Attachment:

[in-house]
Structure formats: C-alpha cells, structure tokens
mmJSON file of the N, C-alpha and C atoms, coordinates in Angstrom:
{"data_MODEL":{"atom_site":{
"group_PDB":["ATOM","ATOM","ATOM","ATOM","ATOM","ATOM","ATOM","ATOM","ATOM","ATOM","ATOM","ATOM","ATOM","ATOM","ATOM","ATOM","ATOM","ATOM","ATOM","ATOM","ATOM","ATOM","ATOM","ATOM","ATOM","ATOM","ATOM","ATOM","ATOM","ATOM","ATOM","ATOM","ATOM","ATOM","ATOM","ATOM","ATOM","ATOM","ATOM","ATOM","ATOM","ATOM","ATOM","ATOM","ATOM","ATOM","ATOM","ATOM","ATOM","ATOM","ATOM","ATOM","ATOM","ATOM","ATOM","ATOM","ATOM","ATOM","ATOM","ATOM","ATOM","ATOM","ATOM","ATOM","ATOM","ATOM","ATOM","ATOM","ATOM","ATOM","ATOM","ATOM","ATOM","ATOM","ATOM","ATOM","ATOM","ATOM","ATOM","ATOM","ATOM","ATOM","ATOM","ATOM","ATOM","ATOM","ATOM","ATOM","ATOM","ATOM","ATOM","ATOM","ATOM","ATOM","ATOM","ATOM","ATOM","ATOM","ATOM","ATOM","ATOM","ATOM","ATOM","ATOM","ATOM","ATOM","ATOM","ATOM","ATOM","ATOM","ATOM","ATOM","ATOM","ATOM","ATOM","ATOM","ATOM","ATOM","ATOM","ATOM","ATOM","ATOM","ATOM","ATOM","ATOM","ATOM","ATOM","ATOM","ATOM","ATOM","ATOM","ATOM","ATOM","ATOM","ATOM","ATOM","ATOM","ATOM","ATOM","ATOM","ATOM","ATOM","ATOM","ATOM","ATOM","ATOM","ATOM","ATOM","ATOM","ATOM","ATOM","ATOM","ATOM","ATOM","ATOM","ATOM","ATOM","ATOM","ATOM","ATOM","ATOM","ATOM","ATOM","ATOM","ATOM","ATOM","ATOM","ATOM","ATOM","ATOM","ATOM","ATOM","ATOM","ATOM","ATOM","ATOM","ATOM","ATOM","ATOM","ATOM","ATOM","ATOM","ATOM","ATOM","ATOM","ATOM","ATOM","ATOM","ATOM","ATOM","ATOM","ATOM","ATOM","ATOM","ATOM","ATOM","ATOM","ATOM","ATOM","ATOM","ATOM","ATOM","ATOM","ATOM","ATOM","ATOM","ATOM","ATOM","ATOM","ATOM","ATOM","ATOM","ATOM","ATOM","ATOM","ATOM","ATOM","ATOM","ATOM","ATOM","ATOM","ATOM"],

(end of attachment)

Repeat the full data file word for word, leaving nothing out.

[in-house]
Structure formats: C-alpha cells, structure tokens
mmJSON file of the N, C-alpha and C atoms, coordinates in Angstrom:
{"data_MODEL":{"atom_site":{
"group_PDB":["ATOM","ATOM","ATOM","ATOM","ATOM","ATOM","ATOM","ATOM","ATOM","ATOM","ATOM","ATOM","ATOM","ATOM","ATOM","ATOM","ATOM","ATOM","ATOM","ATOM","ATOM","ATOM","ATOM","ATOM","ATOM","ATOM","ATOM","ATOM","ATOM","ATOM","ATOM","ATOM","ATOM","ATOM","ATOM","ATOM","ATOM","ATOM","ATOM","ATOM","ATOM","ATOM","ATOM","ATOM","ATOM","ATOM","ATOM","ATOM","ATOM","ATOM","ATOM","ATOM","ATOM","ATOM","ATOM","ATOM","ATOM","ATOM","ATOM","ATOM","ATOM","ATOM","ATOM","ATOM","ATOM","ATOM","ATOM","ATOM","ATOM","ATOM","ATOM","ATOM","ATOM","ATOM","ATOM","ATOM","ATOM","ATOM","ATOM","ATOM","ATOM","ATOM","ATOM","ATOM","ATOM","ATOM","ATOM","ATOM","ATOM","ATOM","ATOM","ATOM","ATOM","ATOM","ATOM","ATOM","ATOM","ATOM","ATOM","ATOM","ATOM","ATOM","ATOM","ATOM","ATOM","ATOM","ATOM","ATOM","ATOM","ATOM","ATOM","ATOM","ATOM","ATOM","ATOM","ATOM","ATOM","ATOM","ATOM","ATOM","ATOM","ATOM","ATOM","ATOM","ATOM","ATOM","ATOM","ATOM","ATOM","ATOM","ATOM","ATOM","ATOM","ATOM","ATOM","ATOM","ATOM","ATOM","ATOM","ATOM","ATOM","ATOM","ATOM","ATOM","ATOM","ATOM","ATOM","ATOM","ATOM","ATOM","ATOM","ATOM","ATOM","ATOM","ATOM","ATOM","ATOM","ATOM","ATOM","ATOM","ATOM","ATOM","ATOM","ATOM","ATOM","ATOM","ATOM","ATOM","ATOM","ATOM","ATOM","ATOM","ATOM","ATOM","ATOM","ATOM","ATOM","ATOM","ATOM","ATOM","ATOM","ATOM","ATOM","ATOM","ATOM","ATOM","ATOM","ATOM","ATOM","ATOM","ATOM","ATOM","ATOM","ATOM","ATOM","ATOM","ATOM","ATOM","ATOM","ATOM","ATOM","ATOM","ATOM","ATOM","ATOM","ATOM","ATOM","ATOM","ATOM","ATOM","ATOM","ATOM","ATOM","ATOM","ATOM","ATOM","ATOM","ATOM","ATOM","ATOM","ATOM","ATOM"],